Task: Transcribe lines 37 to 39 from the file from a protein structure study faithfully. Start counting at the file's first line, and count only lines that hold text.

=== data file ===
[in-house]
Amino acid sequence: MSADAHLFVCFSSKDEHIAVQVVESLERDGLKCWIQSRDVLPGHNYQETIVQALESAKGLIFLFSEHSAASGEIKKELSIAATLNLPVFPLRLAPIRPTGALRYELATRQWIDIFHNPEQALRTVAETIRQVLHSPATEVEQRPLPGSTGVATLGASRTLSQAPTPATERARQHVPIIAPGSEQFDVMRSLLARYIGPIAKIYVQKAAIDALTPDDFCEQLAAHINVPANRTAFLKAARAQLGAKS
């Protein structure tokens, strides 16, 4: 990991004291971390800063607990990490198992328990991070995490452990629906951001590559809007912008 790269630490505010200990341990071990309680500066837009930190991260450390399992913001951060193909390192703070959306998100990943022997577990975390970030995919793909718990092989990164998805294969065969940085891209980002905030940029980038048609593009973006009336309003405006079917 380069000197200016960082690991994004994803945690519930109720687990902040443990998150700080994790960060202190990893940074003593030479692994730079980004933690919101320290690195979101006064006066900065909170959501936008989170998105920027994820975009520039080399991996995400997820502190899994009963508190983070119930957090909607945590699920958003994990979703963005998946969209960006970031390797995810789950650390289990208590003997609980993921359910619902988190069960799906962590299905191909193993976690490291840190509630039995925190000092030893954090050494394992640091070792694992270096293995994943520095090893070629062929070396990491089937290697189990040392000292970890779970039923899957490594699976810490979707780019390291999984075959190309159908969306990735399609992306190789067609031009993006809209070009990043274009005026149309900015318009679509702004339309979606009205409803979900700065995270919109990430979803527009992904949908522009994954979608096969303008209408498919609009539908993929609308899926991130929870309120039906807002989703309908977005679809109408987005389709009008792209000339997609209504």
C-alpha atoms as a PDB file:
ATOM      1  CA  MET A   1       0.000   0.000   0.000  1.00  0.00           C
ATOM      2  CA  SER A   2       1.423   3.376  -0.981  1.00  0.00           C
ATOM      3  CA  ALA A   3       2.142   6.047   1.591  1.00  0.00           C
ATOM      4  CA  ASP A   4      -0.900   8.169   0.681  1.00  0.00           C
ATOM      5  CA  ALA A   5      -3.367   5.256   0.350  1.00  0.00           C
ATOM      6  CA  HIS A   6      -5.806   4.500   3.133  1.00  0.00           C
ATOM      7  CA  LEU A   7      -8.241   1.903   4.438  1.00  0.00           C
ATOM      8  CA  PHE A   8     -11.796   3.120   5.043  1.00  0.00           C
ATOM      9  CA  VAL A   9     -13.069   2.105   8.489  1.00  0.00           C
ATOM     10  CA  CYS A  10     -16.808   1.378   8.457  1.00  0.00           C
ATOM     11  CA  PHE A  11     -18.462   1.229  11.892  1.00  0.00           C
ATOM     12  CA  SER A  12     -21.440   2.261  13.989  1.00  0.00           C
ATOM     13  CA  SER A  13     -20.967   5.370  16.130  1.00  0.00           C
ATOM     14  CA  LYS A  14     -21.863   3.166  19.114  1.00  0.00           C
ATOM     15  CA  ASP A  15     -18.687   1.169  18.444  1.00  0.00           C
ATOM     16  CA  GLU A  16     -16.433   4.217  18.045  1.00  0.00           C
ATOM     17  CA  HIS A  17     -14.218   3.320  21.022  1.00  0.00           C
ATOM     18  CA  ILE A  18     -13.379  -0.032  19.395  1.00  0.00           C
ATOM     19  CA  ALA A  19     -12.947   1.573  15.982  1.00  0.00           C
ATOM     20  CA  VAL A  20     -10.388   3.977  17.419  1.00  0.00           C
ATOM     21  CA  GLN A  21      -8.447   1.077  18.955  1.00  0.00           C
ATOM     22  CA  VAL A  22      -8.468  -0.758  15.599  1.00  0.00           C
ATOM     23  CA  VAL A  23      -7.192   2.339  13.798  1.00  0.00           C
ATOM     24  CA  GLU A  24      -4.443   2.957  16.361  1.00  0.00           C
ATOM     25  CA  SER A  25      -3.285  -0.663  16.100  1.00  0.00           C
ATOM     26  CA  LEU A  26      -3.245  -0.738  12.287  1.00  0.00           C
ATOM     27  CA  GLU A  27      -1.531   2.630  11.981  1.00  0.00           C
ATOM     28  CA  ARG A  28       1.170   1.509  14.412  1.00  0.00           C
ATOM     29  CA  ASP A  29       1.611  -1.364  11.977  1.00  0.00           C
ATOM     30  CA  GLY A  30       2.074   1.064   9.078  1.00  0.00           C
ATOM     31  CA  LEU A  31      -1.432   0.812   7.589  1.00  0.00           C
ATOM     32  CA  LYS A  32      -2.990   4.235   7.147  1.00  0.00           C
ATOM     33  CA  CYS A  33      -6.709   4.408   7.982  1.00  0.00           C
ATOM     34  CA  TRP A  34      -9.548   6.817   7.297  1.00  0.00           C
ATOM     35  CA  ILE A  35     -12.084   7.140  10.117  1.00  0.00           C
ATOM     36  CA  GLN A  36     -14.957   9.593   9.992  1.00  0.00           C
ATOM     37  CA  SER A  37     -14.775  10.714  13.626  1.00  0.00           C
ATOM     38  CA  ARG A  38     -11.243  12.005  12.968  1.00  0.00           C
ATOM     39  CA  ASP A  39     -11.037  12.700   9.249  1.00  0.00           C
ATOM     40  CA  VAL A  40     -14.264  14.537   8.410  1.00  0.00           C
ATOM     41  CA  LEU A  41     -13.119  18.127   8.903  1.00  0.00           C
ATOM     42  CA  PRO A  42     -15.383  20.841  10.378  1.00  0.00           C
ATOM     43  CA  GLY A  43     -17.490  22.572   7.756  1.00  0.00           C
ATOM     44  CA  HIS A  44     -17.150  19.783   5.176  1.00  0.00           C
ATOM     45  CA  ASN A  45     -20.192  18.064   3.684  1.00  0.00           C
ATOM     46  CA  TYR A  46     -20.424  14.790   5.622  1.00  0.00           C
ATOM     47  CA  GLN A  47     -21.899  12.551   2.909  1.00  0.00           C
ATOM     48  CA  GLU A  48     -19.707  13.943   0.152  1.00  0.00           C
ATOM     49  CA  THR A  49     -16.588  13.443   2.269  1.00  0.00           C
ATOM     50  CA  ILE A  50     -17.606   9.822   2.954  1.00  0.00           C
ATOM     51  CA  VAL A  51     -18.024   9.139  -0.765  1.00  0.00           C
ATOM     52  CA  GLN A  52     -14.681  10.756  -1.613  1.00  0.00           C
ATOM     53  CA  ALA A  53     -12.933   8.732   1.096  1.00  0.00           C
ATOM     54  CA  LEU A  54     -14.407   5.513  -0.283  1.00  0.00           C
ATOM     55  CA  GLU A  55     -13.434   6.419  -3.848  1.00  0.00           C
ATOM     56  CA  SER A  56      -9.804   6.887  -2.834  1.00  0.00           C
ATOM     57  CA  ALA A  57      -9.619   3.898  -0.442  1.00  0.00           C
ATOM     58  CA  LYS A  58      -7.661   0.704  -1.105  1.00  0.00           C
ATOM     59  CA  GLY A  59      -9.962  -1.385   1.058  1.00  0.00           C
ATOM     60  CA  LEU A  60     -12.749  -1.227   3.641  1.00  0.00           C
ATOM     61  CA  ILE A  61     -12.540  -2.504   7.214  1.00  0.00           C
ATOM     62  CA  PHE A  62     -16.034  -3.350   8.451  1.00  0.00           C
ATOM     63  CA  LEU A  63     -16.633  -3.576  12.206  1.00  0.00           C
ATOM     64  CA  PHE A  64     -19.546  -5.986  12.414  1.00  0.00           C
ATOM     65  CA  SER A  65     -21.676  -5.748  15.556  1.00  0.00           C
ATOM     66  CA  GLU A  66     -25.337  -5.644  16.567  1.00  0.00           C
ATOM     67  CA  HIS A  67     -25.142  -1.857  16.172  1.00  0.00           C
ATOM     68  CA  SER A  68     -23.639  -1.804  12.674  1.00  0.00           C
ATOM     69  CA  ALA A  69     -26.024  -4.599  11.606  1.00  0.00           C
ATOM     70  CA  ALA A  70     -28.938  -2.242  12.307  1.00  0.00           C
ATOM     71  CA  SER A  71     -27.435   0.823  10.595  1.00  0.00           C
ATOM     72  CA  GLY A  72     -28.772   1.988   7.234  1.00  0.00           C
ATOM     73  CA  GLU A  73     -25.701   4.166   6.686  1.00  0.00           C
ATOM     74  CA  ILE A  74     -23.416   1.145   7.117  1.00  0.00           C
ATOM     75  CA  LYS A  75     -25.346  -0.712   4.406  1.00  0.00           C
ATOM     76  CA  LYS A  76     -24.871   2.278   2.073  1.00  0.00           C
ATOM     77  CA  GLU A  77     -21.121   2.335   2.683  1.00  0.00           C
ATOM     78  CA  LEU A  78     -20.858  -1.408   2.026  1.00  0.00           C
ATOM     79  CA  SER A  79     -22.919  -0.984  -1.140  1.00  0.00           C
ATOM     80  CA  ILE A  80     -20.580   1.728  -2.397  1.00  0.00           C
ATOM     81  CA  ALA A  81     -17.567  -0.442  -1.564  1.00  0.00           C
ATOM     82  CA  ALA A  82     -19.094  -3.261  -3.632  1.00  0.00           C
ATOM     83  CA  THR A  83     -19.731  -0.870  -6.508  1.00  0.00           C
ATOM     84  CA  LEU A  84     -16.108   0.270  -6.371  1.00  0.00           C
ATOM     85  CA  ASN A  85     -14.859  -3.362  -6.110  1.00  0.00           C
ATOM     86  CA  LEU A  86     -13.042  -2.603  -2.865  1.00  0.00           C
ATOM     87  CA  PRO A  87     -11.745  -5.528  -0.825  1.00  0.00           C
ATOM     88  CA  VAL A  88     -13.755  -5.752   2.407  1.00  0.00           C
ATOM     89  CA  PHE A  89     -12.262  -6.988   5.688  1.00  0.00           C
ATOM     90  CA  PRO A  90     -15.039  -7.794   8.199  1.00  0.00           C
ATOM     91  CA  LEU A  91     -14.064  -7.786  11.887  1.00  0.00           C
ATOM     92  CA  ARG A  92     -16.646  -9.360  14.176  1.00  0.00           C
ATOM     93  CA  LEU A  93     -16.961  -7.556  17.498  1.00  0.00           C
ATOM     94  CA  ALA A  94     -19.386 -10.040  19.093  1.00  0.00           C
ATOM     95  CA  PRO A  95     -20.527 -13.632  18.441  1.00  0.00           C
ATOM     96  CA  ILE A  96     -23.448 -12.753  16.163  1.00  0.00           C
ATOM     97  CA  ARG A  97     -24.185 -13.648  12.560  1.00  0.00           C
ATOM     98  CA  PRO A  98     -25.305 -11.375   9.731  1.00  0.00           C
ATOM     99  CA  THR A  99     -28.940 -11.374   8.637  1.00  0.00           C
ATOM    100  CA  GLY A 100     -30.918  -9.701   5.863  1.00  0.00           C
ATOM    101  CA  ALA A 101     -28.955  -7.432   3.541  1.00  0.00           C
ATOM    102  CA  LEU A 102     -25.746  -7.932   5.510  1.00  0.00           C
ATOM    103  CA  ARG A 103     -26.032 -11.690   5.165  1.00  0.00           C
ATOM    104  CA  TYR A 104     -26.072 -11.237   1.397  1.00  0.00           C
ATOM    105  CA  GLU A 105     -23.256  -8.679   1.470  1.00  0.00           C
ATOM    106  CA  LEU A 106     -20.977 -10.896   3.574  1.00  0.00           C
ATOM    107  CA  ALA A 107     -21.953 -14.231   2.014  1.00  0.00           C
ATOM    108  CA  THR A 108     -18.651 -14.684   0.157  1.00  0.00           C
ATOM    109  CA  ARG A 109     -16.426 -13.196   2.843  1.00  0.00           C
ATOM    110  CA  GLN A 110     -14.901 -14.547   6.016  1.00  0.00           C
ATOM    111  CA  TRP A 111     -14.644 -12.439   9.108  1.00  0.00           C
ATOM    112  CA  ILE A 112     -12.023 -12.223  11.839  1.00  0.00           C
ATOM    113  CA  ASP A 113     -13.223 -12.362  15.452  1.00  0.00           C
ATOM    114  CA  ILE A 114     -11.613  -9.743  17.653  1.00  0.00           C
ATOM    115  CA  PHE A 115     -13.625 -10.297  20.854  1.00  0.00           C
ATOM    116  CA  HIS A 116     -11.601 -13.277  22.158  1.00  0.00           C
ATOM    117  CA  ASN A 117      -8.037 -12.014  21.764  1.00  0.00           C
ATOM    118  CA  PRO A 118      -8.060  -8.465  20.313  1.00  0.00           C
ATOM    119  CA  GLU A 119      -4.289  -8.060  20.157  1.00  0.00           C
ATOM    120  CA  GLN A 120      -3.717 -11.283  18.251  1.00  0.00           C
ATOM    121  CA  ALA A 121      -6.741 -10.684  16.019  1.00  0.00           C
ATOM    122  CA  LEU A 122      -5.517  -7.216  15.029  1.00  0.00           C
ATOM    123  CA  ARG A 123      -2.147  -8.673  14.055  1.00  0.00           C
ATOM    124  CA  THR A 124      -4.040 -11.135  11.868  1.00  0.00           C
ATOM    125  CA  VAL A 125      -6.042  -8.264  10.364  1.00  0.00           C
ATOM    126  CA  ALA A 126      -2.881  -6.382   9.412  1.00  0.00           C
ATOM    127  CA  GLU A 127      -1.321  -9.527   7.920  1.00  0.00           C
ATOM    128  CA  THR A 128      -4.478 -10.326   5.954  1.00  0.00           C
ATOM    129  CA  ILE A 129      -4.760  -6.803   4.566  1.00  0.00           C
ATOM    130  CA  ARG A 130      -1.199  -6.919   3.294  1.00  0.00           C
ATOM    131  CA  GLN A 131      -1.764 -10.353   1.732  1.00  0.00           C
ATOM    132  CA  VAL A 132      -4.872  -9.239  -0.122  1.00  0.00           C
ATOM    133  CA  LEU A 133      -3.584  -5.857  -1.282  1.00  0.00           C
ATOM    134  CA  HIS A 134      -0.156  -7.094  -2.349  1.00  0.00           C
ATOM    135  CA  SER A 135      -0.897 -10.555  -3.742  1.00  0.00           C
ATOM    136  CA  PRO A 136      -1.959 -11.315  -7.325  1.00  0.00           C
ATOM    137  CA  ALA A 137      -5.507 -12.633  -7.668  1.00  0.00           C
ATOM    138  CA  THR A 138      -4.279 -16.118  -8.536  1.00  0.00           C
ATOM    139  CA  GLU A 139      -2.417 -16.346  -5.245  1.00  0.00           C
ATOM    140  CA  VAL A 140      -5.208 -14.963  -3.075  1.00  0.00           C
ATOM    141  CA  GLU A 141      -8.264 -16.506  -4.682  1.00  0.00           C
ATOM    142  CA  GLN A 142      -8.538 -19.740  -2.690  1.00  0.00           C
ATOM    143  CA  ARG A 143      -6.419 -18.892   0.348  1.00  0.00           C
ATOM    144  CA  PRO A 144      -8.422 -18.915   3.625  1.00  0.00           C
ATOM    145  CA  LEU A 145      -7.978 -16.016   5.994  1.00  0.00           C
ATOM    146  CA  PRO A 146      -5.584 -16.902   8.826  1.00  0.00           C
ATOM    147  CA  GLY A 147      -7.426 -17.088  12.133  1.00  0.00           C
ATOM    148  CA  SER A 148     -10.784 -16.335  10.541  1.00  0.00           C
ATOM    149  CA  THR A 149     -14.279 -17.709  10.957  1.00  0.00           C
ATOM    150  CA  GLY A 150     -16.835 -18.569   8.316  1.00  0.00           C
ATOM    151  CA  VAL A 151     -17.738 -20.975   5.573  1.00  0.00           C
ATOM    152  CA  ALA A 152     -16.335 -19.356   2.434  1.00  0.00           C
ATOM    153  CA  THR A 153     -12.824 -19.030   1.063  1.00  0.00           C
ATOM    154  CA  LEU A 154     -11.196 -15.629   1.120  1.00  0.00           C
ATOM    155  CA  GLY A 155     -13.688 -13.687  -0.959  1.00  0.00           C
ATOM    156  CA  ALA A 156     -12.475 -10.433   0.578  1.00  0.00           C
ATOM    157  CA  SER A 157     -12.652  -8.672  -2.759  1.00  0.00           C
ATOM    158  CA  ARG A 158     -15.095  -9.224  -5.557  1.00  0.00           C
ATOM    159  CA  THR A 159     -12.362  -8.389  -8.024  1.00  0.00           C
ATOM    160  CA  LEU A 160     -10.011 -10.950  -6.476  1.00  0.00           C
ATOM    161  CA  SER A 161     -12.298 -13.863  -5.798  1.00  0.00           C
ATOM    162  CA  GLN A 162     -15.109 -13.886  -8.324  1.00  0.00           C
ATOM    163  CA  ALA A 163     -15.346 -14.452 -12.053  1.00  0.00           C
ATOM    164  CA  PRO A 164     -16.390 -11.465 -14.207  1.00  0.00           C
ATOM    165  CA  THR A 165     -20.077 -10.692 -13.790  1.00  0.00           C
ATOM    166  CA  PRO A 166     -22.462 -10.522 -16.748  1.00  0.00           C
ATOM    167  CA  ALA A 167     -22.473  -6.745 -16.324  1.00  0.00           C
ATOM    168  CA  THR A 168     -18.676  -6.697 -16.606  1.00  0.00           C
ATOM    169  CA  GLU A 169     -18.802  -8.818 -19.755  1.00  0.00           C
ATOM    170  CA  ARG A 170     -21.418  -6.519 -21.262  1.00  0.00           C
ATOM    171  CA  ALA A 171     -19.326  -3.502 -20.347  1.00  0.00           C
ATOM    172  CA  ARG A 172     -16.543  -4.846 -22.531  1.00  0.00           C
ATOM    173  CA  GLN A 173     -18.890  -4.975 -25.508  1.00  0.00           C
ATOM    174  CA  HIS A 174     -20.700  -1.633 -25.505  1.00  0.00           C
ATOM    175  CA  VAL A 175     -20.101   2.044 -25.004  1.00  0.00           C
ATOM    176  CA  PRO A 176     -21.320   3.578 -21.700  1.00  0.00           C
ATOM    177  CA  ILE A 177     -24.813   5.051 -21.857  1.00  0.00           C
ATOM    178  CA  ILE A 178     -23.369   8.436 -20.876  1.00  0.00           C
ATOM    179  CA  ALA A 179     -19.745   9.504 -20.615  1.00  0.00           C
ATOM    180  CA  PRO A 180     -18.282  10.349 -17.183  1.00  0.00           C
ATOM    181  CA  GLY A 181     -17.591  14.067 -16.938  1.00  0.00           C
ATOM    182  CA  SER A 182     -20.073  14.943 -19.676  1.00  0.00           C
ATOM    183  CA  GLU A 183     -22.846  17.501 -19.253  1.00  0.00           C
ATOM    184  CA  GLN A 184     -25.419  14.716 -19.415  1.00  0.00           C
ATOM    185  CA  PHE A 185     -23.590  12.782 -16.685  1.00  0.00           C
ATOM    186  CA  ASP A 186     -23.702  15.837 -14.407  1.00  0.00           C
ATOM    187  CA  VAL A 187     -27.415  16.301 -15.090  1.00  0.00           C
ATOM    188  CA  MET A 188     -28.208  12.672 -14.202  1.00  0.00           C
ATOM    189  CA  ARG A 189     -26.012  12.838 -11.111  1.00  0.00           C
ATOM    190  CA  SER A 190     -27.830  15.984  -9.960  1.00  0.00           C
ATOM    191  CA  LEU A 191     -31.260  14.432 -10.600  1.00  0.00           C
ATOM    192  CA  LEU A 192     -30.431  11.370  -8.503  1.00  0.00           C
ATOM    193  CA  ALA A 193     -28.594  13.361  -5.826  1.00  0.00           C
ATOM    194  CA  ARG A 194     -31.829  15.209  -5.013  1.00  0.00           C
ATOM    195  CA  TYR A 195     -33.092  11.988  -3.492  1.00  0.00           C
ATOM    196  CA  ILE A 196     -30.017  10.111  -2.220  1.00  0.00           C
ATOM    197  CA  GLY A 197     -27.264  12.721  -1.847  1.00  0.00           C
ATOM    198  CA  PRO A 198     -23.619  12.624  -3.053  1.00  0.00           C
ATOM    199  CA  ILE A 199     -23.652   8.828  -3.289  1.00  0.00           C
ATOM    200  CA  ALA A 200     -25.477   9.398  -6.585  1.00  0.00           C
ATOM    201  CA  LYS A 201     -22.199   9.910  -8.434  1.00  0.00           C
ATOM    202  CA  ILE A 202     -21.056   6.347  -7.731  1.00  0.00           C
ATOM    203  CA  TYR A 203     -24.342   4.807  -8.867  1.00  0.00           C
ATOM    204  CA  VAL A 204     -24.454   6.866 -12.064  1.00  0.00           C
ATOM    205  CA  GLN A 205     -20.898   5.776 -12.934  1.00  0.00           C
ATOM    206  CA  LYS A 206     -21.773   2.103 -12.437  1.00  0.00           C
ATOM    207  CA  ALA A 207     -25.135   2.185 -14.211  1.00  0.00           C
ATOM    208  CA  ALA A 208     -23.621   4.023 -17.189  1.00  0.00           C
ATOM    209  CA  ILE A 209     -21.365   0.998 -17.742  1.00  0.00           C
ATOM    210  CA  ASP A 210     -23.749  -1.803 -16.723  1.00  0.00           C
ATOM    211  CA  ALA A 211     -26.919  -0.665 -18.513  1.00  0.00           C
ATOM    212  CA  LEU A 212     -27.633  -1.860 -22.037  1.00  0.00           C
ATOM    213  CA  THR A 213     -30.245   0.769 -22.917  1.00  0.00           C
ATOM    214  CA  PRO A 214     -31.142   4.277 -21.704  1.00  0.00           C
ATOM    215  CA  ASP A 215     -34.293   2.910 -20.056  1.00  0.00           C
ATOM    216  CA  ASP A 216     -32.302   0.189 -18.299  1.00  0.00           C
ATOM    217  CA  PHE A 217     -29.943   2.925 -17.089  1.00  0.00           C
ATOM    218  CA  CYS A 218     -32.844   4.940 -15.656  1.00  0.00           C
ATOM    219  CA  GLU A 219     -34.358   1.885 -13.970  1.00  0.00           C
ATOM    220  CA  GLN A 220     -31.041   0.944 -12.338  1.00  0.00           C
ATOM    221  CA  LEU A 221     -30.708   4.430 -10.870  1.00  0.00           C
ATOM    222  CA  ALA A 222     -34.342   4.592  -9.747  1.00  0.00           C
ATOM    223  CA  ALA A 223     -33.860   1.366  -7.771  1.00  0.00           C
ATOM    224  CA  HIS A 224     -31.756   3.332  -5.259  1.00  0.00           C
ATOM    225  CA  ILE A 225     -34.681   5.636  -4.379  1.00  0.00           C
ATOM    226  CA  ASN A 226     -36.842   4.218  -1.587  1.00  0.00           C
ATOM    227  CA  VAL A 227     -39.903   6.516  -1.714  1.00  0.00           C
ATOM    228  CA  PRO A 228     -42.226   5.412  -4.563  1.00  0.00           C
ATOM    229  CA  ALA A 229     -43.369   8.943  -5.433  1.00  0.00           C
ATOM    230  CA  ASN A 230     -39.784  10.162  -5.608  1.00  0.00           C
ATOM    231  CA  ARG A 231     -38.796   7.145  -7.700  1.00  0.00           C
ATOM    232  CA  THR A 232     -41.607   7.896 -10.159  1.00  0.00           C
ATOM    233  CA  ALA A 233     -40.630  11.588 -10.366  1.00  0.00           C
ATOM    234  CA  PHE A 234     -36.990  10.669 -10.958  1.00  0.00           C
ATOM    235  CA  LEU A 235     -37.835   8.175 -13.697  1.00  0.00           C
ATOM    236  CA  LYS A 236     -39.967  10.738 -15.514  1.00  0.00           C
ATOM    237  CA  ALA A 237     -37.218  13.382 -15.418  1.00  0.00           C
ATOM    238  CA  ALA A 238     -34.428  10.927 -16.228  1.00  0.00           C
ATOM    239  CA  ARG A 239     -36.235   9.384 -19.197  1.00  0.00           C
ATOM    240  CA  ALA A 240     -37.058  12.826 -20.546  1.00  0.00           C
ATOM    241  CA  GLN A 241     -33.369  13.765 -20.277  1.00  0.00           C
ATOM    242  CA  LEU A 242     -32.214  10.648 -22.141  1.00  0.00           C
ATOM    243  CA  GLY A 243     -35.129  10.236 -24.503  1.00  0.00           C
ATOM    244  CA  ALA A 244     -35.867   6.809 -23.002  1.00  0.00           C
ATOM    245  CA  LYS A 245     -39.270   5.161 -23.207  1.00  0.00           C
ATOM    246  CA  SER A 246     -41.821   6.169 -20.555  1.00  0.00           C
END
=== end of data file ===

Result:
ATOM     33  CA  CYS A  33      -6.709   4.408   7.982  1.00  0.00           C
ATOM     34  CA  TRP A  34      -9.548   6.817   7.297  1.00  0.00           C
ATOM     35  CA  ILE A  35     -12.084   7.140  10.117  1.00  0.00           C